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yourself and your messages? >> there are a few basic stuff that every consumer can take. so one of them and this is true for any sort of online account is have a strong password and to not use the same password across a variety of accounts, using two factor authentication is an important added layer of protection when it comes to preventing unnecessary hacks into your accounts. >> thank you for joining us. >> thank you so much. >> the booming business of legal marijuana is one of the fastest grooe growing industries in the united states. sales expected to hit $5 billion and contribute 17 billion to the u.s. xhichl our kate rogers has more from denver on the challenges of finding workers as the industry comes out of the shadows. >> cannabis has been a gold mine for andy williams and his company medicine man. he started a small family
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business in 2009 and now runs nine separate marijuana-related ventures. he's manning to expand. >> we have very unique problems for this industry as it's growing and coming from the black market intoing the light and every problem that exists is another opportunity for an entrepreneur to make that problem go away? it provides a myriad of job seekers to retail an management. about 150,000 people work if cannous today according to analysts and they expect it to expand in the coming years. eight states passed measures on election night. >> with the new states that legalize, we're going to possibly triple retail sales in a couple years and that's going to have a massive impact on communities and states as this kind of trickles throughout our economy. >> reporter: marijuana business daily projects the impact of the marijuana industry could hit $44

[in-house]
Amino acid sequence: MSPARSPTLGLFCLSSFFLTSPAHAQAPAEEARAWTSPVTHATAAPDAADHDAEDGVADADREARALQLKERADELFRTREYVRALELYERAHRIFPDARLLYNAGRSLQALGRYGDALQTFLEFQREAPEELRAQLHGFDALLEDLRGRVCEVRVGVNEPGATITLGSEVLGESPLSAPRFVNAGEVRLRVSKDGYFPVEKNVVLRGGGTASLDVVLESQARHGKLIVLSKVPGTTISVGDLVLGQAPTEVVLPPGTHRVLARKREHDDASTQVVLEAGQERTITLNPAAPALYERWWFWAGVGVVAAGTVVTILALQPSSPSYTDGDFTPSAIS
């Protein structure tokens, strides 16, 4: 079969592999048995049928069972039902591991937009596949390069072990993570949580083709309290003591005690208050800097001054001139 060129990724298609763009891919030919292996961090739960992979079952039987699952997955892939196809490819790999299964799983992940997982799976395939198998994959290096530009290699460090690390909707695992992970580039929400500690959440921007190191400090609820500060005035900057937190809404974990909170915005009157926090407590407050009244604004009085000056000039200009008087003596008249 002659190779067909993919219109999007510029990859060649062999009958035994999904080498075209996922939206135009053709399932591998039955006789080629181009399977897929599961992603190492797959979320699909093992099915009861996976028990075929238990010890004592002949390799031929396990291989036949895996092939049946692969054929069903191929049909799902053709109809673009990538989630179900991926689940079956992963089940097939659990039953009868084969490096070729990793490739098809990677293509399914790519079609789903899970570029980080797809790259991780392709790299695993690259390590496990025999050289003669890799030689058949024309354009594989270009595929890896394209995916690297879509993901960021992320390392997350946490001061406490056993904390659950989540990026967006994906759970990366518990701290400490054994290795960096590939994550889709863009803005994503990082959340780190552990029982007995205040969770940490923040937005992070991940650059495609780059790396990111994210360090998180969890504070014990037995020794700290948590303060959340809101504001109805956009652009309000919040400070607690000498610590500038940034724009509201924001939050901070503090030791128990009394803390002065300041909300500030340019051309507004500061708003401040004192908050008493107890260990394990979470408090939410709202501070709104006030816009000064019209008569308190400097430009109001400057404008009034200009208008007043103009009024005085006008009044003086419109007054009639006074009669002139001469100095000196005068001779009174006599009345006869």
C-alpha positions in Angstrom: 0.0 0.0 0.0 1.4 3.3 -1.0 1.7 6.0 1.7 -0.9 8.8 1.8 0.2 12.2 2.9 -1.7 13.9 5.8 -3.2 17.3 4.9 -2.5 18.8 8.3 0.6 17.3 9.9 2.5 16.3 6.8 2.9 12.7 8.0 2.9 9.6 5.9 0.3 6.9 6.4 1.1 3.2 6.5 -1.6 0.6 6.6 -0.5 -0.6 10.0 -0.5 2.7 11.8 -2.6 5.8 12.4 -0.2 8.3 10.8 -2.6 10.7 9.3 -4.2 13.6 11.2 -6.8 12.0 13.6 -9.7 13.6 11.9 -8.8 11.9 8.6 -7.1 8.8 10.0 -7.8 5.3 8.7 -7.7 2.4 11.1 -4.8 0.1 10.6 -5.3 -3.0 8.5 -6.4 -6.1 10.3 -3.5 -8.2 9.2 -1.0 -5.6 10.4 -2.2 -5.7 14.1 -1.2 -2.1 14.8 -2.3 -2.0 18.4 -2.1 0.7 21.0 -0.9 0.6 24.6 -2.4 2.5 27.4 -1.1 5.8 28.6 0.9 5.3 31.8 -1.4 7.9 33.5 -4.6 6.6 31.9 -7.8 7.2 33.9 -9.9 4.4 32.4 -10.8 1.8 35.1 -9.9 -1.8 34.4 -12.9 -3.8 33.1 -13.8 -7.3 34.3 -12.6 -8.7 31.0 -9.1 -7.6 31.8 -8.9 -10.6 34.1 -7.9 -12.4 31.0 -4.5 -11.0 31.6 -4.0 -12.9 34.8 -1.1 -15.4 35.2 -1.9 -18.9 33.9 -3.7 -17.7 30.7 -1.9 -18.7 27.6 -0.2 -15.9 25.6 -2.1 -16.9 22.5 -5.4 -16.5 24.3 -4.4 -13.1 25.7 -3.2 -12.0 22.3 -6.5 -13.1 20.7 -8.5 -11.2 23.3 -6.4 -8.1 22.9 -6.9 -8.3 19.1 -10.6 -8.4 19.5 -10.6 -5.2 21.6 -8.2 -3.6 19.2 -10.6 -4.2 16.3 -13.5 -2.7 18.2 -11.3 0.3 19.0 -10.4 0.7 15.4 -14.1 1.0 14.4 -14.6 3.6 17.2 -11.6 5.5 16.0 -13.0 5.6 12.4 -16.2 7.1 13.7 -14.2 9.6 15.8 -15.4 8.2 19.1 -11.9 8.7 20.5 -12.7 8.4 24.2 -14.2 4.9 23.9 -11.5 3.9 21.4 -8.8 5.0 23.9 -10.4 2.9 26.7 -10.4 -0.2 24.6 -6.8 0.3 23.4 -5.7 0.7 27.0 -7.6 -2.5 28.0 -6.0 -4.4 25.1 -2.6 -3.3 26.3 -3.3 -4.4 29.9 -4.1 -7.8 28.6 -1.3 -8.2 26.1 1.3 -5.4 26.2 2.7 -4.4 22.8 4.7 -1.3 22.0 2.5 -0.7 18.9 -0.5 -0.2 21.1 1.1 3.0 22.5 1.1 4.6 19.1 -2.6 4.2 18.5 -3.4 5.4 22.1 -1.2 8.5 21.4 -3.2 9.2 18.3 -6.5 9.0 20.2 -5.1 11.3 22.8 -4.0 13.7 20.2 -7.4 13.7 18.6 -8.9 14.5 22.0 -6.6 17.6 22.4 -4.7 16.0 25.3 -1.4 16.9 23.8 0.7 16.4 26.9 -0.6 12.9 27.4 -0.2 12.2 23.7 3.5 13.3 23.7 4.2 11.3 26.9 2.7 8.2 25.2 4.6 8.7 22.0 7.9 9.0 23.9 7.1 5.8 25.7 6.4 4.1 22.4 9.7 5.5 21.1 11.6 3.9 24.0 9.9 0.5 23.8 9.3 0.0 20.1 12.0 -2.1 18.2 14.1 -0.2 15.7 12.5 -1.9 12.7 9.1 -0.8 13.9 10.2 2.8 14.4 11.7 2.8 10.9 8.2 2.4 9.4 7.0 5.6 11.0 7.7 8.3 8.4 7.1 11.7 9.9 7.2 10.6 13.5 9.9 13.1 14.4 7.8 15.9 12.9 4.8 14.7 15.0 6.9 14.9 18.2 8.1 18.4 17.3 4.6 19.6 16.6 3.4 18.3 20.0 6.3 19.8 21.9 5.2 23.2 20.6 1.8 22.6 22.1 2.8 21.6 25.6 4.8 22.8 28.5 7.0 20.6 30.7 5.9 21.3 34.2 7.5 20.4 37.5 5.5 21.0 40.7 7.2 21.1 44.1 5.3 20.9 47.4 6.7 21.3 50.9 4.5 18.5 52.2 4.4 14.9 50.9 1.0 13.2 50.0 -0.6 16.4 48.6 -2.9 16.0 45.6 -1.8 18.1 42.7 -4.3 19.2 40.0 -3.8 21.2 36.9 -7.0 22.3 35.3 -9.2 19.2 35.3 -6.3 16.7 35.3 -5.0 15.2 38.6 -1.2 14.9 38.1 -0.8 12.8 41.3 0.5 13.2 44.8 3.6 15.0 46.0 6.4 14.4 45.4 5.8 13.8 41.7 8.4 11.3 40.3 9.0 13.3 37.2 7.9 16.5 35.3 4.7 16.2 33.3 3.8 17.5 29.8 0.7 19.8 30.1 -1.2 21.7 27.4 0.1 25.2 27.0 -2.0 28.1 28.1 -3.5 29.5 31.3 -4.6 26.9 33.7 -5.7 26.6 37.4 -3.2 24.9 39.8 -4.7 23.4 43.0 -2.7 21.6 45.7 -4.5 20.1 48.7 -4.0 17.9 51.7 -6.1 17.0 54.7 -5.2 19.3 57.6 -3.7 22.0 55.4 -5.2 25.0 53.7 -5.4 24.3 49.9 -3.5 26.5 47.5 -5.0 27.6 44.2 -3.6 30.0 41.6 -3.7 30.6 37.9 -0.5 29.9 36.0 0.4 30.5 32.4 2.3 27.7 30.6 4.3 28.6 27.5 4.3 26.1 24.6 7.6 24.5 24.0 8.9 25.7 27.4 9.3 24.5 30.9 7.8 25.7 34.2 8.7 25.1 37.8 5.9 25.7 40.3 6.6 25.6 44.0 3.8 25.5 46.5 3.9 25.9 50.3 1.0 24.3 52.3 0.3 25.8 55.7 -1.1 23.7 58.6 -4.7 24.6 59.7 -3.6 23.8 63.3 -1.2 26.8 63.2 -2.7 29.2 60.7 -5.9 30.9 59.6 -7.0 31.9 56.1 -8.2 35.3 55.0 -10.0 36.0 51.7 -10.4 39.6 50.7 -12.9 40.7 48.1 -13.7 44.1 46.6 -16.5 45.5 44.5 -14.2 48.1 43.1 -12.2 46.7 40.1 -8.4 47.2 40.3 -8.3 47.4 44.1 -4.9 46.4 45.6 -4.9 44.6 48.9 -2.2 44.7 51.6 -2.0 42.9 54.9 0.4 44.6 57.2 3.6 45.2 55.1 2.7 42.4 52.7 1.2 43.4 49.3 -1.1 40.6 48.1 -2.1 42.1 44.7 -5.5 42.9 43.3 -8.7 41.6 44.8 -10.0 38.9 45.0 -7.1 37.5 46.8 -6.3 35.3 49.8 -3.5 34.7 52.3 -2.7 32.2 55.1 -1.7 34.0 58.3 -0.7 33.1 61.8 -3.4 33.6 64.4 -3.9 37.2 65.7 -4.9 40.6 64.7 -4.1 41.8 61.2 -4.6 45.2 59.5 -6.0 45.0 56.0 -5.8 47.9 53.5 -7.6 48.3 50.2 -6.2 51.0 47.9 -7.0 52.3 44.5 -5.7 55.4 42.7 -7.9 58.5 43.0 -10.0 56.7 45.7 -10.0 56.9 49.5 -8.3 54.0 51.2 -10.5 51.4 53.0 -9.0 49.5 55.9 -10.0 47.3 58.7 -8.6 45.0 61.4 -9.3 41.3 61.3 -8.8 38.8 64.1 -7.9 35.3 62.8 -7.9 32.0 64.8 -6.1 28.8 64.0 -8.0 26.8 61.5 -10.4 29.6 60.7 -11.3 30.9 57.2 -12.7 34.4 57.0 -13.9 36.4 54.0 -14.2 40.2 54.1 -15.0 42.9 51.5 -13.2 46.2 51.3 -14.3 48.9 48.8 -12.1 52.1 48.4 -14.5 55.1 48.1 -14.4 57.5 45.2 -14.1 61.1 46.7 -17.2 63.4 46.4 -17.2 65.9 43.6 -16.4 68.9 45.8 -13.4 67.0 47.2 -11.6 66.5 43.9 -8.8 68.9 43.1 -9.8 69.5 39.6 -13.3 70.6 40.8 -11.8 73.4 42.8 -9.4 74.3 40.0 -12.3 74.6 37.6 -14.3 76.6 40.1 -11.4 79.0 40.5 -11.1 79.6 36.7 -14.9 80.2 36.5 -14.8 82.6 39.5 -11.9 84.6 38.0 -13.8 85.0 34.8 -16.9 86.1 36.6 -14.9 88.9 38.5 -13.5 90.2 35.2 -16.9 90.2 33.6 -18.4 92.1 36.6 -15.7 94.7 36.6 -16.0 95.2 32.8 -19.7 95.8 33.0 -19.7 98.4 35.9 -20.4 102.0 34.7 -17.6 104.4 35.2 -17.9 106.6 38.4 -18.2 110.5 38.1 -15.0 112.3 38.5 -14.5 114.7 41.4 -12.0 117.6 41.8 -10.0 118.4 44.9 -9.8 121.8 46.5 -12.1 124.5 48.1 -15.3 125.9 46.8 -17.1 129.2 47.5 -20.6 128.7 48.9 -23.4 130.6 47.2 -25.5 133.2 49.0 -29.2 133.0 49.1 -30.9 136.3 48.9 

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billion by the year 2020. although, many in the industry are concerned about how a new president-elect donald trump mate tackle the regulation, especially with his nomination of senator jeff sessions for attorney general who has been notoriously outspoken against legislation. >> thank you, kate. up next, should you spend money to save money? more and more retailers are betting you will with loyally programs you have to pay for. is it really the best bang for your buck, though? later, restaurateur marcus samuelson, his road to success and what he's cooking up next. now a look at how the stockmarket ended the week.
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. >> here's a look at what's making news as we head into a